We’ve seen a sharp increase in prices for dry whey, whey protein concentrate (WPC), and whey protein isolate (WPI) in the past three months, along with a little strength in permeate and lactose prices. The CME spot dry whey price has risen about 12 cents in the past month. Every 1 cent change in the price of dry whey adds about 6 cents to the Class III milk price, so the rally in whey markets is giving milk checks a small boost. The market was led by high protein WPC and WPI prices, which have improved the most on a percentage basis and seem to be pulling the price of all whey products higher.

China is the largest importer of dry whey, permeate, and lactose in the world, with more than half of the imports going into hog feed (primarily for piglets). But pork prices in China have been falling, driven by continued poor demand and growing slaughter concerns about African Swine Fever (ASF) resurfacing that drove some farmers to send extra pigs to slaughter ahead of schedule.

Lower hog and pork prices have pushed margins below breakeven for the hog farms, and that is feeding through to weaker piglet prices and negative margins for weaning operations as well. At least that is my understanding of the situation in the Chinese hog/pork market. Could this weak Chinese hog market hold back demand for whey products and limit the price rally?

The first place to start is looking at the size of the hog herd and assessing whether it is going to be expanding or contracting. The herd was roughly steady from 2016 to 2018 before ASF caused a massive contraction. The industry quickly rebounded in 2020 and 2021, but the herd has effectively been steady since then. As far as I can tell, the recent rumors around ASF are probably overblown, so I don’t think we’re looking at a big drop for the herd. With demand weak and margins negative, the herd will likely be flat through most of 2024.

One positive for whey demand is that the industry continues to shift toward large farms that are more likely to feed whey products (primarily carbohydrates) that help piglets gain weight faster. So, even with a steady hog herd, feed usage of whey will probably rise a little.

The second step is figuring out how much product is already sitting in inventory in China and what the non-hog feed demand looks like. What I do is take the total imports for each whey product and subtract out the amount that is likely going into hog feed. The remainder of the imports are either going into human food uses or into inventory. A little probably goes into milk replacer for the dairy herd, but I’m ignoring that for simplicity.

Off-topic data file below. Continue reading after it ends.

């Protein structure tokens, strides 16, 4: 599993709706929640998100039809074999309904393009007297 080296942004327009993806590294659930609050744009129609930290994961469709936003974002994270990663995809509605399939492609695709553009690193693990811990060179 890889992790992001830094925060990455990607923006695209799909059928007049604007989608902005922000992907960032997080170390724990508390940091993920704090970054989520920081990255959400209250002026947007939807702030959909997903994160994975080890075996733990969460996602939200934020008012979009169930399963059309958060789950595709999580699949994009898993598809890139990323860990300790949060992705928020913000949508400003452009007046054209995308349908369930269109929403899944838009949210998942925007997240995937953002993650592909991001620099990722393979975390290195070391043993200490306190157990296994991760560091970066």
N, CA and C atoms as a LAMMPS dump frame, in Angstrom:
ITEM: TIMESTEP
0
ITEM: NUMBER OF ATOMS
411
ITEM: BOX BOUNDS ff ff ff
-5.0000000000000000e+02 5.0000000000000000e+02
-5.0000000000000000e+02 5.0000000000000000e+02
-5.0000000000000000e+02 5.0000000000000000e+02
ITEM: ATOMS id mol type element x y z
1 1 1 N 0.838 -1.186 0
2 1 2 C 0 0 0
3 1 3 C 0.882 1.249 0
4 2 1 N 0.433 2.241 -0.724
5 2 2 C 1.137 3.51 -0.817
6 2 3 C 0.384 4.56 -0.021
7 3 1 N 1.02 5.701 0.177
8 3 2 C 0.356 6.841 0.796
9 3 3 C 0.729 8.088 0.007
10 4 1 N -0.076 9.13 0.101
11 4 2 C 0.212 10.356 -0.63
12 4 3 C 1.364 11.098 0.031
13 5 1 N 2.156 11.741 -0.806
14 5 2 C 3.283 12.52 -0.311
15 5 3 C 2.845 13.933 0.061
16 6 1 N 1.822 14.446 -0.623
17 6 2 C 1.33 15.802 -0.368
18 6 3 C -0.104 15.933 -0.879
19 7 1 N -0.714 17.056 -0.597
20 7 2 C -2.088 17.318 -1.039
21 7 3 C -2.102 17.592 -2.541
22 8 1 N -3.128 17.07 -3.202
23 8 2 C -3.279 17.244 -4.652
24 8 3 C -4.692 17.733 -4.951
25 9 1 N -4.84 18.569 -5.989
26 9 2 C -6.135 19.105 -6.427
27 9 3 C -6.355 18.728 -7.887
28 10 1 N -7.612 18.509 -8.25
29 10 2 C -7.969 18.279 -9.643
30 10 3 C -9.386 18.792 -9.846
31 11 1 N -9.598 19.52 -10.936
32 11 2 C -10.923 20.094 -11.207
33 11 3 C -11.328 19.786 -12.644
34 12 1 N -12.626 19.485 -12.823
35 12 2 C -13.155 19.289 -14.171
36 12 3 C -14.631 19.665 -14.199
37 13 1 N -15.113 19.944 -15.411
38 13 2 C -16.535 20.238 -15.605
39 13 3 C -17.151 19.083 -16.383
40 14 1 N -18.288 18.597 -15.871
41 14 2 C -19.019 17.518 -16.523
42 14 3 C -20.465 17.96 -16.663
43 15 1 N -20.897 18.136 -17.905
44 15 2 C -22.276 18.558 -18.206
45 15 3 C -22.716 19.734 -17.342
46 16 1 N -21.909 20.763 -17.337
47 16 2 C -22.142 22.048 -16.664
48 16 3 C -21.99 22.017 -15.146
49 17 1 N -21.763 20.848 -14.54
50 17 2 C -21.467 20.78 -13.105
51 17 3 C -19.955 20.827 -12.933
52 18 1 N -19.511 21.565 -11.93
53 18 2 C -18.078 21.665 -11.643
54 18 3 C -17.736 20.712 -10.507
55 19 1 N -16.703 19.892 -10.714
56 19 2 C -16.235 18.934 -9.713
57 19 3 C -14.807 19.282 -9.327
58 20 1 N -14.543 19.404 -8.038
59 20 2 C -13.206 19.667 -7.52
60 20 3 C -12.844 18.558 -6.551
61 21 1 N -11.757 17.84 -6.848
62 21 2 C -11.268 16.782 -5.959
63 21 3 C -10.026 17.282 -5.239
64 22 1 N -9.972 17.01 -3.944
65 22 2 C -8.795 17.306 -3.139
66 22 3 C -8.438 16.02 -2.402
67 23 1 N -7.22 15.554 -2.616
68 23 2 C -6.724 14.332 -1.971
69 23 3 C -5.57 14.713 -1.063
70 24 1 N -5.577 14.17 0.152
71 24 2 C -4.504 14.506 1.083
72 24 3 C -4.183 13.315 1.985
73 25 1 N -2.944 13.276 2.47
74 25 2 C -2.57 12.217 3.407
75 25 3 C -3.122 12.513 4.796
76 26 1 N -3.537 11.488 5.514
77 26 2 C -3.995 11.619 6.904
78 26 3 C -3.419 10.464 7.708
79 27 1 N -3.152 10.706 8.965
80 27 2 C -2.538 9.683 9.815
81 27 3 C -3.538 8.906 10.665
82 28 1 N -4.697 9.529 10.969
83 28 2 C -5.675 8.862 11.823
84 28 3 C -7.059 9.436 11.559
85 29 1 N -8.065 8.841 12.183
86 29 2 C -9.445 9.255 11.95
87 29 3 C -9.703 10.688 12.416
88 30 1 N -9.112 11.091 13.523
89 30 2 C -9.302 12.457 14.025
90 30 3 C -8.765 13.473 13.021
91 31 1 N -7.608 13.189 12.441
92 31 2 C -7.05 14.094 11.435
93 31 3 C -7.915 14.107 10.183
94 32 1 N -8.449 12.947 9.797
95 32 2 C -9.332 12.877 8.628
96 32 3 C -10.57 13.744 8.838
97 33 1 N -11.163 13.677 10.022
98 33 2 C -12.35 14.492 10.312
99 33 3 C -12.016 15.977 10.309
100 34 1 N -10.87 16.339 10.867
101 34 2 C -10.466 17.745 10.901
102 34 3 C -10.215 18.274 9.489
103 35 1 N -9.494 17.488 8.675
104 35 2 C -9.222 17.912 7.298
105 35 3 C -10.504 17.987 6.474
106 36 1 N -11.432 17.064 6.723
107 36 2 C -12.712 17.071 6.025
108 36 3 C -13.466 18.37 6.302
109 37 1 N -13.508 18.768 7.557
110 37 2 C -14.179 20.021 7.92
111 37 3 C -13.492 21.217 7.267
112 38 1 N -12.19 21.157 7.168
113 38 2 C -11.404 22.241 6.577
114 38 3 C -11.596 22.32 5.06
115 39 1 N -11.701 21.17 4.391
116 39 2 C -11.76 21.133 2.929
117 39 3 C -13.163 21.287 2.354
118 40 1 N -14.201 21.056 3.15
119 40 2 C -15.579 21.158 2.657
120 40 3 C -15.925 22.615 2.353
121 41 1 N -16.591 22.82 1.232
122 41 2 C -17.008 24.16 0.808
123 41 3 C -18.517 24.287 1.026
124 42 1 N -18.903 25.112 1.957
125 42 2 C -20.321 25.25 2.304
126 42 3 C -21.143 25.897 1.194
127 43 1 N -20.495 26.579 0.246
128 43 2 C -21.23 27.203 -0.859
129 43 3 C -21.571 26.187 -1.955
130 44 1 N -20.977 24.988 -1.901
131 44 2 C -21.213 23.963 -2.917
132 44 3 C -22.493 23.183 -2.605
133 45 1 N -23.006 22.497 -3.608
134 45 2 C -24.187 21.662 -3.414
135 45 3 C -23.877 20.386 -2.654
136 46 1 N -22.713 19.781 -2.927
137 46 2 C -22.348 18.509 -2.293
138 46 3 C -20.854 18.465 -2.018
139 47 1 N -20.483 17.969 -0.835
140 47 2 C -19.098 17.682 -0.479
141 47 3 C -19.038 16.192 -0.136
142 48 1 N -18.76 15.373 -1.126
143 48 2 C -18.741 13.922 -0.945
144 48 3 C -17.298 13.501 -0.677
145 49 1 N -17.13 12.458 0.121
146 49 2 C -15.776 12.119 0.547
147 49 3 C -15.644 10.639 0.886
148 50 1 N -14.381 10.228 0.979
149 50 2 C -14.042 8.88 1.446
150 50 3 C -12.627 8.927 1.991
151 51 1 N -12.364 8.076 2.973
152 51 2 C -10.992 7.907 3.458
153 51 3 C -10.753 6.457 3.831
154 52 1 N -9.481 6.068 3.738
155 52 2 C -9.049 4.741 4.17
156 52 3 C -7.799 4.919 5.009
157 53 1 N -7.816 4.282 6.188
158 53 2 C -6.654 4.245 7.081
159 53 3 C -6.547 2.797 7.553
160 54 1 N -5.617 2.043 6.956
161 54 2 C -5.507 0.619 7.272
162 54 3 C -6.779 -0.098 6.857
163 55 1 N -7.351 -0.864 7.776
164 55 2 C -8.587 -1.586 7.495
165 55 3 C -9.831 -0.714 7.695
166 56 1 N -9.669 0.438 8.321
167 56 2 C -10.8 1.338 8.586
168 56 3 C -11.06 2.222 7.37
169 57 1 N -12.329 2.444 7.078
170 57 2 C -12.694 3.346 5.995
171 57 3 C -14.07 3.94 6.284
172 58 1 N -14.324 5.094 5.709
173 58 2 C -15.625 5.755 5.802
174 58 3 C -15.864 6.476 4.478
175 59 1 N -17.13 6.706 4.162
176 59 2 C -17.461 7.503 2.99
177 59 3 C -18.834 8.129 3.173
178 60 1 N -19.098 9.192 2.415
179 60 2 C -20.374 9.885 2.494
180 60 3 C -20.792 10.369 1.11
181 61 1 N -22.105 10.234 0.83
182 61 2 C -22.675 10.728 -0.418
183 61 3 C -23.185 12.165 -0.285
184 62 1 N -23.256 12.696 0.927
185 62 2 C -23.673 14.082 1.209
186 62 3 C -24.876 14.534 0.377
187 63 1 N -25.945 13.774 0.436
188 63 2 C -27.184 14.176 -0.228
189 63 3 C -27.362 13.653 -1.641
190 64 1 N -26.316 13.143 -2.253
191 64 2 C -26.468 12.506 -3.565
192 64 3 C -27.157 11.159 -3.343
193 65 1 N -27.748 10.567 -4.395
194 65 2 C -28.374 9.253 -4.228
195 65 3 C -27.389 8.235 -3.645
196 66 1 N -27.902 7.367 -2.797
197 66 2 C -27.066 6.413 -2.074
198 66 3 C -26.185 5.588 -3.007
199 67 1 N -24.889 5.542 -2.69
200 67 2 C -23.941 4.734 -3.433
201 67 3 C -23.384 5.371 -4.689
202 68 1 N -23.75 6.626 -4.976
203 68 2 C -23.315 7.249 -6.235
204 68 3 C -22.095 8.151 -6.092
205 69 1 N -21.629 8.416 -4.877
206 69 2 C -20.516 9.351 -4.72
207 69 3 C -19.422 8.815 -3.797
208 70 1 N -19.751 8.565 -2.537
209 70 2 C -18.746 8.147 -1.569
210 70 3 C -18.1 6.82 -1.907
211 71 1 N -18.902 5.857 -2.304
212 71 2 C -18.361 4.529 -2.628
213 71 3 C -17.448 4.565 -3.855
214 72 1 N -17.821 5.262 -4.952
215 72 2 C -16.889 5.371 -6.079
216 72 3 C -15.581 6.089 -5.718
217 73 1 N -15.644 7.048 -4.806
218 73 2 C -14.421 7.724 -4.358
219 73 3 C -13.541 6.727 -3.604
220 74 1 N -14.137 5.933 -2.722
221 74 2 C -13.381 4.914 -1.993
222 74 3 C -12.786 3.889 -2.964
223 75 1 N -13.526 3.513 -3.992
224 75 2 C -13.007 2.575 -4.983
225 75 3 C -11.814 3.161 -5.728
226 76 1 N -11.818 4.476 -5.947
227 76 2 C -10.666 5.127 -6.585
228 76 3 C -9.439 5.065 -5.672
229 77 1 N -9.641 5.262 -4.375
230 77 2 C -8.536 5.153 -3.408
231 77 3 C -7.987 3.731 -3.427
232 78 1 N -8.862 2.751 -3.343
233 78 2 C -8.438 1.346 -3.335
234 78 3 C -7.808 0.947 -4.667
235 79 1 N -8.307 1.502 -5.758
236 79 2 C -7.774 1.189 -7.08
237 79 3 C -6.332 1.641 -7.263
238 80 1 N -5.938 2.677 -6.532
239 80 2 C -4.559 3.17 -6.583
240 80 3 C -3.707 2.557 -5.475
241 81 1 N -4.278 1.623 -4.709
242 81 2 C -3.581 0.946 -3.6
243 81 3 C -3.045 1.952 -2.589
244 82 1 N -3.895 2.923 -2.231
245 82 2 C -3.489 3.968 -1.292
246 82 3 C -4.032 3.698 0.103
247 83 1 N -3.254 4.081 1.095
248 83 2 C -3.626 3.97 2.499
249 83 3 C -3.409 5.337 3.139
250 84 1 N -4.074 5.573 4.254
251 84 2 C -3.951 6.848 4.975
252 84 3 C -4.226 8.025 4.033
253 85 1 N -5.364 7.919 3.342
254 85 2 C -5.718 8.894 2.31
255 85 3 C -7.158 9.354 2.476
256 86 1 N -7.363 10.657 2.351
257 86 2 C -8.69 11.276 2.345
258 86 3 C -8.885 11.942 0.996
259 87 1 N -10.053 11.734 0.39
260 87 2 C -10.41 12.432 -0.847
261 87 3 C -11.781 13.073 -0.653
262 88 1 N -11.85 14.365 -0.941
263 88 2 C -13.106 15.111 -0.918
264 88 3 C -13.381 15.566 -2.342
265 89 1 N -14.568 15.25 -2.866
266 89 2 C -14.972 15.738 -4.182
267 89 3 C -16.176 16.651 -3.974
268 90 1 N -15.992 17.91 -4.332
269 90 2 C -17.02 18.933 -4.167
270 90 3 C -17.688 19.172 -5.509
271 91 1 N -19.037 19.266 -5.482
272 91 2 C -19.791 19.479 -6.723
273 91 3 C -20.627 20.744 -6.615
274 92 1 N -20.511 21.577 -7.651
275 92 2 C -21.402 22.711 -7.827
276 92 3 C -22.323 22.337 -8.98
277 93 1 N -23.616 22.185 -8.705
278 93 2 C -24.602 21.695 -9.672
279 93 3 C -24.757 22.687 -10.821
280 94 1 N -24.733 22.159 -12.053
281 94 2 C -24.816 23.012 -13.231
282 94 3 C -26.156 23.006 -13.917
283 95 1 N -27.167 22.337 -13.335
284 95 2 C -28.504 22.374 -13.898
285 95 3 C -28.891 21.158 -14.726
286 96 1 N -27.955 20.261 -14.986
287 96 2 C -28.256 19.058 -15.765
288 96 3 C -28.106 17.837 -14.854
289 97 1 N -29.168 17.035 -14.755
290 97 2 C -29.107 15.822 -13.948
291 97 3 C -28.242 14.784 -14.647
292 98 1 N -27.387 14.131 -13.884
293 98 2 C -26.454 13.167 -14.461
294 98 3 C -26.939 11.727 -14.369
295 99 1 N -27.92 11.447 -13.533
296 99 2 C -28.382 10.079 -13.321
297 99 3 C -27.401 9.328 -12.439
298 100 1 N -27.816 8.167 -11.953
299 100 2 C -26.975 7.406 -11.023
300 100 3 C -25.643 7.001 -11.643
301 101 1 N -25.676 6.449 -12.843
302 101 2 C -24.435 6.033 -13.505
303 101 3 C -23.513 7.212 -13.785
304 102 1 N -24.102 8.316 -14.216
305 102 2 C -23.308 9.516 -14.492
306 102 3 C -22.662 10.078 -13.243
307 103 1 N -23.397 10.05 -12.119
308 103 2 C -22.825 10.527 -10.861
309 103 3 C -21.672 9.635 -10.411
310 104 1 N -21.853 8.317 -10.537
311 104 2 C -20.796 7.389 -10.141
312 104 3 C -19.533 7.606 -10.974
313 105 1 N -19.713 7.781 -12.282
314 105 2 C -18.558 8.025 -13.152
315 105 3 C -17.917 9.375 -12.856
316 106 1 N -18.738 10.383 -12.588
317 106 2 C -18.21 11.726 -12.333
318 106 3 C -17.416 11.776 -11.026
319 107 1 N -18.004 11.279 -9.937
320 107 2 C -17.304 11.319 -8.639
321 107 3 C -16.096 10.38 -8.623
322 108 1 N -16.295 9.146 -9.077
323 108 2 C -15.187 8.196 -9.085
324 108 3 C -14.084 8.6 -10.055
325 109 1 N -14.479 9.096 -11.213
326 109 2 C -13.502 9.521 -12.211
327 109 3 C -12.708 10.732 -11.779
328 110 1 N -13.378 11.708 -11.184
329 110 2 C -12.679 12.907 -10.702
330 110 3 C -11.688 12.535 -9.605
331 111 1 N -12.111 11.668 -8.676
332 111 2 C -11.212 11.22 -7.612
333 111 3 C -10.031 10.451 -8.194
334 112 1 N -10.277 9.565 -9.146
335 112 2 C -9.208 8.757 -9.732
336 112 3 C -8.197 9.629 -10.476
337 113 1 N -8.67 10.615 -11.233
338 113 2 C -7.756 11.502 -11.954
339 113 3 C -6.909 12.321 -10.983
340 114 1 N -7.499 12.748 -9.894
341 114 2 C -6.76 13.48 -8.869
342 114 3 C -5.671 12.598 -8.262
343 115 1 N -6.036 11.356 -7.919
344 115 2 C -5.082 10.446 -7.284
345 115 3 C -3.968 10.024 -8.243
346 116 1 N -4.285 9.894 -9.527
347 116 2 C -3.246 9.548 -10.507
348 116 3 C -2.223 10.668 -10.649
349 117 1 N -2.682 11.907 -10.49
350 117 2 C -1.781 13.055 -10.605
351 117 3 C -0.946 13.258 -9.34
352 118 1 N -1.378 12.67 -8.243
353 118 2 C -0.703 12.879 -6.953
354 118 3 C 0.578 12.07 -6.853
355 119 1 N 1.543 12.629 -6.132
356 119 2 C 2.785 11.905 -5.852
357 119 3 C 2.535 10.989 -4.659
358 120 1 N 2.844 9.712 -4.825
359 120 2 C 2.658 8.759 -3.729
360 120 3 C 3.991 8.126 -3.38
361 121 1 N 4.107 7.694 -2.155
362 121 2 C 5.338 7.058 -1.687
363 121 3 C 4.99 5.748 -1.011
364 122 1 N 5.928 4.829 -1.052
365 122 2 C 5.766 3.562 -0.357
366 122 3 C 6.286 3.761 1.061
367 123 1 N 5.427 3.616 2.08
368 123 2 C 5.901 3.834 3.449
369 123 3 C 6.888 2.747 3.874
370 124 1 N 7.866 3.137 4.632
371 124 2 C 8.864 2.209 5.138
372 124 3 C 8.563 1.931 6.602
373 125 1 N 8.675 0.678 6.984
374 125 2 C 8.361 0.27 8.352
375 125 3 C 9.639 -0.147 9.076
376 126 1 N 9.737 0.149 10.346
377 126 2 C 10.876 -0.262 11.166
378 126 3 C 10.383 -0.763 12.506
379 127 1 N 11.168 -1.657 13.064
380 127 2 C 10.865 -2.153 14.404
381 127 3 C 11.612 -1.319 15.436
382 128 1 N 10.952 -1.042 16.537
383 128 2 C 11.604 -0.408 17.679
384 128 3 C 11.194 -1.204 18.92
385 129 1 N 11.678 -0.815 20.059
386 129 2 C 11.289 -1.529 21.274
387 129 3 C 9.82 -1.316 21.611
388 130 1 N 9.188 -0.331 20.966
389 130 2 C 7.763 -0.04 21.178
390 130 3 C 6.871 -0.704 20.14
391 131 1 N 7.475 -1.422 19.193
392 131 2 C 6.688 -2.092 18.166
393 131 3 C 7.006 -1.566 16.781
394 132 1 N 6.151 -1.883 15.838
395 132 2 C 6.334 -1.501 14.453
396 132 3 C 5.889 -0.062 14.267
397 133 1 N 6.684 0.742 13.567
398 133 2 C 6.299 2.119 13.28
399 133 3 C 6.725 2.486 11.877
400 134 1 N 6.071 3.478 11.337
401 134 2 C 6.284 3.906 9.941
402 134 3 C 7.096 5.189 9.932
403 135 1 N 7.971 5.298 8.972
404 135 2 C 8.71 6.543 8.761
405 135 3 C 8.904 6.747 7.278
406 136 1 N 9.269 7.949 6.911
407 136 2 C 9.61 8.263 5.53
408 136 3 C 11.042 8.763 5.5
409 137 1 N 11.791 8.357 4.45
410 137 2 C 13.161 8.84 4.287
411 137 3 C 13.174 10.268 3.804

Looking at these “residual” imports of dry whey, there used to be a relatively steady uptrend, but then imports exploded higher in 2020 as the hog herd started to rebound and inventories must have ballooned during that period. Imports fell hard during 2021 and early 2022 as those inventories were worked down. Dry whey imports started to recover in the second half of 2022, but they have remained below trend into 2023, and I think inventories built up in 2020 and 2021 have probably been drawn down to balanced or slightly tight levels.

The story is different for lactose. “Residual” imports of lactose (above and beyond what is likely being fed to the hogs) were massive in the first half of 2023. Lactose is often blended into skim milk powder (SMP) or whole milk powder (WMP) to standardize the protein content, and with very strong WMP production in China over the past two years, I thought that some of this big surge in lactose imports might be going into WMP. However, the processors we’ve talked to in China say that standardizing WMP is rare in the country. That suggests the big growth in lactose imports has probably led to some inventory buildup.

I assume all the permeate imports are going into hog feed, so there is no residual to try to forecast.

What we end up with is a mixed outlook for Chinese whey product demand in 2024. Feed usage of whey products looks slightly higher with a little more permeate offsetting a little lower dry whey usage in the rations. But inventories of dry whey look balanced to light, and I think we’ll see stronger dry whey imports in 2024 for non-hog feed uses, which would put total dry whey imports up about 10% from 2023. That is partially offset by lactose where current inventories look heavy, and we could see lactose imports fall in 2024. When I add it all up, total imports of dry whey plus lactose plus permeate in 2024 are forecast basically flat from 2023.

I think the outlook is mildly supportive for prices across the whey complex, but the rebound in lactose prices might lag the growth for the rest of the whey complex. I think the bearish risk is that human food use of dry whey could turn out weaker than expected given the general weakness in consumer demand in the country, or there is always the chance that ASF spreads and sharply reduces feed demand. It is harder to come up with a strongly bullish scenario. One possibility is that the big lactose imports this year haven’t gone into inventory but were used somewhere in the feed or food chains. If those imports represent real consumptive demand, I’m not sure there is enough lactose and permeate available to meet that continued demand in the first half of 2024.

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(c) Hoard's Dairyman Intel 2023
November 20, 2023
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